893.50 Recovery/2–249: Telegram

The Consul General at Shanghai (Cabot) to the Secretary of State

346. For Butterworth. Consulate General suggests ECA and Department may wish reexamine Ecato 94463 in light Canton’s 15, January 25, JCRR M–9,64 from Baker, Moyer and Dawson65 for ECA which apparently crossed reftel. Dawson urges Department and ECA give earnest consideration weight reasons continuance certain limited JCRR activities even in Communist-dominated areas contingent on agreement to specified conditions, on assumption that high level policy decision did not specifically cover such activities. Believe we should be particularly reluctant curtail irrigation project and three-prefecture projects in Szechwan and Tung Ting dike repair in Hunan. Other obviously meritorious projects in South China deserving high priority in view of commission, if funds available, include drainage projects Kwangtung, Chekiang extension program; Fukien-Lungyen integrated program (land reform project), seed multiplication and distribution and animal disease control in South China provinces and other miscellaneous projects of great value originating through local initiative totalling only some US $90,000.

On basis Dawson’s recent review entire program with commission, Canton, foregoing projects totalling some US $4,000,000 are considered highest priority.

If local funds not available as implied Ecato 944, use appropriate ECA funds would appear justifiable.

Re paragraph 4 Canton’s 15, Dawson strongly supports opinion Baker arid Moyer that decision now withdraw from such project as foregoing would have unfortunate consequences, enabling Communists make propaganda capital from our refusal to continue, while at same time they would have advantage utilizing our plans which would then be in their possession. We could obtain entering wedge Communists’ areas through such projects. If we withdraw, our present favorable position could be regained only with greatest difficulty if at all.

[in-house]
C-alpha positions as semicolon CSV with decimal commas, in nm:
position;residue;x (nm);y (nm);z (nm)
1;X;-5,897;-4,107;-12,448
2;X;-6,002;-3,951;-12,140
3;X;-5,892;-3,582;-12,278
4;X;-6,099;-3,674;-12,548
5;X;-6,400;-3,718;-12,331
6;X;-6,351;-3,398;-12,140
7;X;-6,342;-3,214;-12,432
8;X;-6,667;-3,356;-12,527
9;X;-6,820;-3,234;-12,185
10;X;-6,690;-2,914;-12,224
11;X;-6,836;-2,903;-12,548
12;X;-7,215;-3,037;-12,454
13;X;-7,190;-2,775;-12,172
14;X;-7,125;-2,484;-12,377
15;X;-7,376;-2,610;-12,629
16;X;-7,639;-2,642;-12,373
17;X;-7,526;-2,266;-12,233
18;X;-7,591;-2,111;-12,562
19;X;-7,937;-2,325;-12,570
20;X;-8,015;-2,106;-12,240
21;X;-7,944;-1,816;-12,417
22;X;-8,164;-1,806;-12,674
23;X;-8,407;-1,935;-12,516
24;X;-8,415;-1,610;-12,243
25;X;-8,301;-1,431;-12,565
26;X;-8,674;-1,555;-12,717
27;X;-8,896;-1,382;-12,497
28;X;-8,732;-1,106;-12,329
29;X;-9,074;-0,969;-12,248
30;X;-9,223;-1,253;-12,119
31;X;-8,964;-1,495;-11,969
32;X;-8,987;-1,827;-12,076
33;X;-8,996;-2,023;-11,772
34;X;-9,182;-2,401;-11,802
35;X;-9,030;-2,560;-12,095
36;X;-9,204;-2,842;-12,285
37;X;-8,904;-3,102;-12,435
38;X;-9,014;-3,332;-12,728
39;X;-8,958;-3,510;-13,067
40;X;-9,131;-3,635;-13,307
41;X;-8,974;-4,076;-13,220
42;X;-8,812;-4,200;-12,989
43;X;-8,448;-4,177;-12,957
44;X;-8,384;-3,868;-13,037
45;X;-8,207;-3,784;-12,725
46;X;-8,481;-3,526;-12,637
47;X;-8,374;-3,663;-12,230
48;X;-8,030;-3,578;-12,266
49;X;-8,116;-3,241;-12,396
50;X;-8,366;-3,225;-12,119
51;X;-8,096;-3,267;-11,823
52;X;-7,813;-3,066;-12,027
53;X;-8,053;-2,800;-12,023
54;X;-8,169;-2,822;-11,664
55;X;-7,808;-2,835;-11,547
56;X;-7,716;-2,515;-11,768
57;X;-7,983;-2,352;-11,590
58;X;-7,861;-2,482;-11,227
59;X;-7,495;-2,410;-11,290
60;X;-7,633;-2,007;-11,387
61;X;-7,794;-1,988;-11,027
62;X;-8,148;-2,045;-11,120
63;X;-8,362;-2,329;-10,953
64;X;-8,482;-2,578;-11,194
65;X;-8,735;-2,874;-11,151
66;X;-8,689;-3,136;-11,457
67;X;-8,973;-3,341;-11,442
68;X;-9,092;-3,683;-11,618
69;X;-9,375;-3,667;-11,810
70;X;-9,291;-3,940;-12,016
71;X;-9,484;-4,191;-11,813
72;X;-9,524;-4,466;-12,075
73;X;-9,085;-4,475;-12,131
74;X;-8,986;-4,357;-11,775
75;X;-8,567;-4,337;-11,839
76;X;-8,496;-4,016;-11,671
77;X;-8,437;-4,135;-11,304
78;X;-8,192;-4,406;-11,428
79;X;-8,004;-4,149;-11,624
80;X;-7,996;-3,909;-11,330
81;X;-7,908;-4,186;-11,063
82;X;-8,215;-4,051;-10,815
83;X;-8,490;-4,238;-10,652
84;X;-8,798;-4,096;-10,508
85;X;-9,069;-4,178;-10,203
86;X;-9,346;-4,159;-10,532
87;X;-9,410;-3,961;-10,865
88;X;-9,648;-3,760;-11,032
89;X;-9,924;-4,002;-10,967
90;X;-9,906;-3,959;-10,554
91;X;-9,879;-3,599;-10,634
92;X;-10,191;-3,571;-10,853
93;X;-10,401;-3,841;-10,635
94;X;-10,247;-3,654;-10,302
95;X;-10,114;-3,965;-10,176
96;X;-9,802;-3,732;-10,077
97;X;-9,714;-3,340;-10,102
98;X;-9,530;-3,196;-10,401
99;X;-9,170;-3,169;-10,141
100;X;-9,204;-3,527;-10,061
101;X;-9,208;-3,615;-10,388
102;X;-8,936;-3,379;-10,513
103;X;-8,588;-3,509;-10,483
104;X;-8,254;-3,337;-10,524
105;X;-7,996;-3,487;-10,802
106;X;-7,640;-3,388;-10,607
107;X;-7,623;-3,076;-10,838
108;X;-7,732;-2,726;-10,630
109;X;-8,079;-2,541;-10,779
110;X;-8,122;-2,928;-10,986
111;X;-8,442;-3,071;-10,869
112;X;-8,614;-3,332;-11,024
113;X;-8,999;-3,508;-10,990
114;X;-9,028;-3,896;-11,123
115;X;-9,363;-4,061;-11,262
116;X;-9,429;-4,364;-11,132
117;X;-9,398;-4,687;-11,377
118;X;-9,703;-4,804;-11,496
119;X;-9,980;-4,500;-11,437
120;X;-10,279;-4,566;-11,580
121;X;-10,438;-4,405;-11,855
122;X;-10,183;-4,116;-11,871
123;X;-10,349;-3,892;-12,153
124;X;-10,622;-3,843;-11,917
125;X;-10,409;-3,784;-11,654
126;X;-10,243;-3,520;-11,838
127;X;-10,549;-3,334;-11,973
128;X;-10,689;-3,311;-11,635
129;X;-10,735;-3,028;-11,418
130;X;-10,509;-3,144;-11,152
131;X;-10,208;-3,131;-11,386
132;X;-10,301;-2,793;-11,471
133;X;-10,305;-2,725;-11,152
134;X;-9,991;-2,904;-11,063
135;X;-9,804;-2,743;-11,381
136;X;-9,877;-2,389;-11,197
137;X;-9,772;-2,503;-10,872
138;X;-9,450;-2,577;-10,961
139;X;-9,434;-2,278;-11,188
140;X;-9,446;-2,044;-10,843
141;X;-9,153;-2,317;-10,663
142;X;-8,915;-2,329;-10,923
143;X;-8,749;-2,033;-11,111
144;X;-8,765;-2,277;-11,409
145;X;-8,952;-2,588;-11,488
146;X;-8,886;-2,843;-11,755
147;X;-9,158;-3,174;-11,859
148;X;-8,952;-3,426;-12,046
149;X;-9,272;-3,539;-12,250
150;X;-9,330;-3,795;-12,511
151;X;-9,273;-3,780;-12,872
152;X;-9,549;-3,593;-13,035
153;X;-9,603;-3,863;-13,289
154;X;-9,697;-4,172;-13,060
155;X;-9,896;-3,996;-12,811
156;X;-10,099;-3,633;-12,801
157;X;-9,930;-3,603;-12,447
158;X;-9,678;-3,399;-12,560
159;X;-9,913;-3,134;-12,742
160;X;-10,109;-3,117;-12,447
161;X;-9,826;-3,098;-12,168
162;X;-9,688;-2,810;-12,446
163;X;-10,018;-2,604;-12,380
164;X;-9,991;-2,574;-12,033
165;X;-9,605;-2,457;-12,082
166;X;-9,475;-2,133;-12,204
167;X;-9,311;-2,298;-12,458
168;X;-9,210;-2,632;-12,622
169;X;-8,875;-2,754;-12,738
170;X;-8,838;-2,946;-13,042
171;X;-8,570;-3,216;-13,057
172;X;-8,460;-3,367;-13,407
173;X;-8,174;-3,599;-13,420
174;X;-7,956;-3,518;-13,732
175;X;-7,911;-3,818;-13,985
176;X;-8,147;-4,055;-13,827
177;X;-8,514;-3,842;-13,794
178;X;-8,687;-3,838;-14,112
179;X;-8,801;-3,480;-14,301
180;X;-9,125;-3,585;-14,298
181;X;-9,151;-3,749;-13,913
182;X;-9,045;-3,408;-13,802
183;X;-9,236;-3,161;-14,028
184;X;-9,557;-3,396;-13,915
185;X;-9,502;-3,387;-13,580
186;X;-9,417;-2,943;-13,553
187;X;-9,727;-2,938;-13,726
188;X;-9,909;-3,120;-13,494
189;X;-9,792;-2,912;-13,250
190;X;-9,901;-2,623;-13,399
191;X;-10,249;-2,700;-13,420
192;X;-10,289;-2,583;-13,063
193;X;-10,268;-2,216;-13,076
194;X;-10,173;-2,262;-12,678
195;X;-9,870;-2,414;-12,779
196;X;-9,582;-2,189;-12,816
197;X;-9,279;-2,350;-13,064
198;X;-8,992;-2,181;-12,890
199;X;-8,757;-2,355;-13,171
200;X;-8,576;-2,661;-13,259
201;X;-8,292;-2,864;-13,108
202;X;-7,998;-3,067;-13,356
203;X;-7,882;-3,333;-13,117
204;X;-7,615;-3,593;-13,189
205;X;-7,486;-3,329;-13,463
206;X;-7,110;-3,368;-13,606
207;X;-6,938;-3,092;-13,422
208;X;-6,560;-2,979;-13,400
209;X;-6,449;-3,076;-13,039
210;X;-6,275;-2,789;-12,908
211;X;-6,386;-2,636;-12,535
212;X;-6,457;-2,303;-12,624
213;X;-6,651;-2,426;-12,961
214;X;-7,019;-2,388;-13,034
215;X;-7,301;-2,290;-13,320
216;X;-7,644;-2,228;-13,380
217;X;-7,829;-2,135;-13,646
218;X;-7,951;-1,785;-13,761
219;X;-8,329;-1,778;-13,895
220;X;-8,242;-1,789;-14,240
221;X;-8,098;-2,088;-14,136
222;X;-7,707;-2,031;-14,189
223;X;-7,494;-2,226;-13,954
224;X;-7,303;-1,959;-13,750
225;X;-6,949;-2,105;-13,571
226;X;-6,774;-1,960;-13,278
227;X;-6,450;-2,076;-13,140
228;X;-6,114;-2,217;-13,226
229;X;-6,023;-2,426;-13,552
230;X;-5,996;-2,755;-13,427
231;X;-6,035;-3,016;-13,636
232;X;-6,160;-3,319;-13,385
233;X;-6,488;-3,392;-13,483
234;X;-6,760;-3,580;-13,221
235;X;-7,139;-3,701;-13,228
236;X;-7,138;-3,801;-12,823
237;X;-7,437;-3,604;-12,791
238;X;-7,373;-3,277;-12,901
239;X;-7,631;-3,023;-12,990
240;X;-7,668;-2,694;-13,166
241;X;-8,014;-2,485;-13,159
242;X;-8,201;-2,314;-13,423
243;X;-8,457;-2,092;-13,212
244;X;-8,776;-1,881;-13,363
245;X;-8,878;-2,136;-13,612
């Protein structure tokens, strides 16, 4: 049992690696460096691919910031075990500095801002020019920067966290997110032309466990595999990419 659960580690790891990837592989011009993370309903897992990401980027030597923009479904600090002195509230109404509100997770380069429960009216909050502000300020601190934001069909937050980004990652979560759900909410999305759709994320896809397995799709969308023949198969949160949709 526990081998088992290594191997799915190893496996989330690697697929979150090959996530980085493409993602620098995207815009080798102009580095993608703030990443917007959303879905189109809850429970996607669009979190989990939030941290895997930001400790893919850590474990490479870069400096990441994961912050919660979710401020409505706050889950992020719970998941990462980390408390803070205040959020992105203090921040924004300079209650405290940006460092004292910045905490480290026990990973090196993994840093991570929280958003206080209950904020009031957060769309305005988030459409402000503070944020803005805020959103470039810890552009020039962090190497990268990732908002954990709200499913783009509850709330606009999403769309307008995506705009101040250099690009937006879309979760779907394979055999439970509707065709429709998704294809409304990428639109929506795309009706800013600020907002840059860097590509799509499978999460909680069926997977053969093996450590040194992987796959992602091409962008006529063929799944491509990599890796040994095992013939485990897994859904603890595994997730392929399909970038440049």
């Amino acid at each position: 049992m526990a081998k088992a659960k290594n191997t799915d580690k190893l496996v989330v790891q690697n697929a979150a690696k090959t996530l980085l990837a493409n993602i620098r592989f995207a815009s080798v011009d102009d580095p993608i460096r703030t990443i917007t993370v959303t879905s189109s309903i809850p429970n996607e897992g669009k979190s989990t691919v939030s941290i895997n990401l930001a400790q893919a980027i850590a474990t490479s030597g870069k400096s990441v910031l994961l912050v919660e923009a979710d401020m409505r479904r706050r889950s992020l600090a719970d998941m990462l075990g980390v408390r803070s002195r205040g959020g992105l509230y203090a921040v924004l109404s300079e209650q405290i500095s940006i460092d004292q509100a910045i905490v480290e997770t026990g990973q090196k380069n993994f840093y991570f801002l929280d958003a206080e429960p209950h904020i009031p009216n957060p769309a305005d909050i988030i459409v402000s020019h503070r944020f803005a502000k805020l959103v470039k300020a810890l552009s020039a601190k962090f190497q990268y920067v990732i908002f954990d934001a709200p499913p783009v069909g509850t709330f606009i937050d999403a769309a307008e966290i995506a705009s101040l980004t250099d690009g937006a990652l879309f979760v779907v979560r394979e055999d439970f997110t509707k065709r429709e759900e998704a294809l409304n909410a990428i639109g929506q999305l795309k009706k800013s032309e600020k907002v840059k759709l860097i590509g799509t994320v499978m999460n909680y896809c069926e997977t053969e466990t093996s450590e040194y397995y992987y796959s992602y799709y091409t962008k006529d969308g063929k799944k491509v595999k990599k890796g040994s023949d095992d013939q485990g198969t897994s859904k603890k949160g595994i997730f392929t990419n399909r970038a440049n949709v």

Rural reconstruction program appears most worthwhile experimental program designed ascertain if we can hold our position Communist territory. Since Communists give preferred status to rural reforms, above JCRR projects might well prove acceptable to them. [Page 620]It should be effective means of holding our longstanding friends in China and keeping nominal Communists now on fence out of Moscow camp. Carrying out agreed measures with appropriate safeguards would hold out promise benefits which would be more than proportionate to risks entailed.

Recommend thoroughgoing consideration be given approval modified program along lines indicated.

Dawson has good reason believe Chiang Mon-lin and Dr. Shen of JCRR would not be persona non grata to Communists since former well acquainted with Mao Tse-tung66 and other Communist leaders and Dr. Shen favorably known among certain Communist technical agricultural elements. They should have some prospects securing Communist acceptance modified program outlined.

There are grounds for believing extreme pro-Soviet elements of Communist Party would be highly disconcerted if our Government accepted sound program agreeable to coalition or non-Soviet dominated regime.

Sent Department, repeated Canton 4, pouched Nanking 262.

Cabot
  1. January 26, p. 617.
  2. Not printed.
  3. Owen L. Dawson, Agricultural Attaché of the Embassy in China.
  4. Chairman of the Central Committee of the Chinese Communist Party.